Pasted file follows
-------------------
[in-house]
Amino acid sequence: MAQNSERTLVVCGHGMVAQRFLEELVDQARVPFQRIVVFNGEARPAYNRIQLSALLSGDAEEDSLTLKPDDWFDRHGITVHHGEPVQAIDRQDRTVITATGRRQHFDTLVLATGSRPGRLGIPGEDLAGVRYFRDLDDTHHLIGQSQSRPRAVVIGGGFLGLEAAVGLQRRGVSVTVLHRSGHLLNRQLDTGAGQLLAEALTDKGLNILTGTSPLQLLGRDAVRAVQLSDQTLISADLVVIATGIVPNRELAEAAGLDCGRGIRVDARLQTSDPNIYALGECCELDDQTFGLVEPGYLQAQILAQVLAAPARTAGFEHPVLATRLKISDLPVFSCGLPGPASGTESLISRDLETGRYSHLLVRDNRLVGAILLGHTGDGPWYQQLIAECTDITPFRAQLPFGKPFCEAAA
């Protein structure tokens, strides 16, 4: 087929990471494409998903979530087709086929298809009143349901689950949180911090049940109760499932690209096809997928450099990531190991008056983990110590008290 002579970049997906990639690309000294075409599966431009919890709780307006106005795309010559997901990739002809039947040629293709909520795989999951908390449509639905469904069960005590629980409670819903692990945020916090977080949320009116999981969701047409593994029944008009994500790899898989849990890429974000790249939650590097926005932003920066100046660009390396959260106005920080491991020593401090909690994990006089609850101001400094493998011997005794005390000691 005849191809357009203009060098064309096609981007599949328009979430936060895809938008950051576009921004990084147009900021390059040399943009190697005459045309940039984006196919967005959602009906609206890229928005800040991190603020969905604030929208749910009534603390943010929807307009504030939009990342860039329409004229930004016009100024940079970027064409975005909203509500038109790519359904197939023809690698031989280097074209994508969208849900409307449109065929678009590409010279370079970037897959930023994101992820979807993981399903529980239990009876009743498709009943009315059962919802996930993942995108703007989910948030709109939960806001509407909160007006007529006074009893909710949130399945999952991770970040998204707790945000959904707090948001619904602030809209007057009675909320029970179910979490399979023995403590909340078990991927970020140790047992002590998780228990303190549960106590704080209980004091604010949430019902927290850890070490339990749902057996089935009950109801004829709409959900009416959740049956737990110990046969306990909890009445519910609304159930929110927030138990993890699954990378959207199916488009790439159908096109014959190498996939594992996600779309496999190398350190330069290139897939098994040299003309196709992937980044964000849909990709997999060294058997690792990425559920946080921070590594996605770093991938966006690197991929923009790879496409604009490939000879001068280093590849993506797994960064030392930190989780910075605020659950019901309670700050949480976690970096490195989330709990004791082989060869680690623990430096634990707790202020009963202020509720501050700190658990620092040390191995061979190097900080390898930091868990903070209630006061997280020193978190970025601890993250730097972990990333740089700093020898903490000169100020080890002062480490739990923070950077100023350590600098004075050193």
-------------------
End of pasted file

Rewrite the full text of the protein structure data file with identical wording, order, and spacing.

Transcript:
[in-house]
Amino acid sequence: MAQNSERTLVVCGHGMVAQRFLEELVDQARVPFQRIVVFNGEARPAYNRIQLSALLSGDAEEDSLTLKPDDWFDRHGITVHHGEPVQAIDRQDRTVITATGRRQHFDTLVLATGSRPGRLGIPGEDLAGVRYFRDLDDTHHLIGQSQSRPRAVVIGGGFLGLEAAVGLQRRGVSVTVLHRSGHLLNRQLDTGAGQLLAEALTDKGLNILTGTSPLQLLGRDAVRAVQLSDQTLISADLVVIATGIVPNRELAEAAGLDCGRGIRVDARLQTSDPNIYALGECCELDDQTFGLVEPGYLQAQILAQVLAAPARTAGFEHPVLATRLKISDLPVFSCGLPGPASGTESLISRDLETGRYSHLLVRDNRLVGAILLGHTGDGPWYQQLIAECTDITPFRAQLPFGKPFCEAAA
């Protein structure tokens, strides 16, 4: 087929990471494409998903979530087709086929298809009143349901689950949180911090049940109760499932690209096809997928450099990531190991008056983990110590008290 002579970049997906990639690309000294075409599966431009919890709780307006106005795309010559997901990739002809039947040629293709909520795989999951908390449509639905469904069960005590629980409670819903692990945020916090977080949320009116999981969701047409593994029944008009994500790899898989849990890429974000790249939650590097926005932003920066100046660009390396959260106005920080491991020593401090909690994990006089609850101001400094493998011997005794005390000691 005849191809357009203009060098064309096609981007599949328009979430936060895809938008950051576009921004990084147009900021390059040399943009190697005459045309940039984006196919967005959602009906609206890229928005800040991190603020969905604030929208749910009534603390943010929807307009504030939009990342860039329409004229930004016009100024940079970027064409975005909203509500038109790519359904197939023809690698031989280097074209994508969208849900409307449109065929678009590409010279370079970037897959930023994101992820979807993981399903529980239990009876009743498709009943009315059962919802996930993942995108703007989910948030709109939960806001509407909160007006007529006074009893909710949130399945999952991770970040998204707790945000959904707090948001619904602030809209007057009675909320029970179910979490399979023995403590909340078990991927970020140790047992002590998780228990303190549960106590704080209980004091604010949430019902927290850890070490339990749902057996089935009950109801004829709409959900009416959740049956737990110990046969306990909890009445519910609304159930929110927030138990993890699954990378959207199916488009790439159908096109014959190498996939594992996600779309496999190398350190330069290139897939098994040299003309196709992937980044964000849909990709997999060294058997690792990425559920946080921070590594996605770093991938966006690197991929923009790879496409604009490939000879001068280093590849993506797994960064030392930190989780910075605020659950019901309670700050949480976690970096490195989330709990004791082989060869680690623990430096634990707790202020009963202020509720501050700190658990620092040390191995061979190097900080390898930091868990903070209630006061997280020193978190970025601890993250730097972990990333740089700093020898903490000169100020080890002062480490739990923070950077100023350590600098004075050193």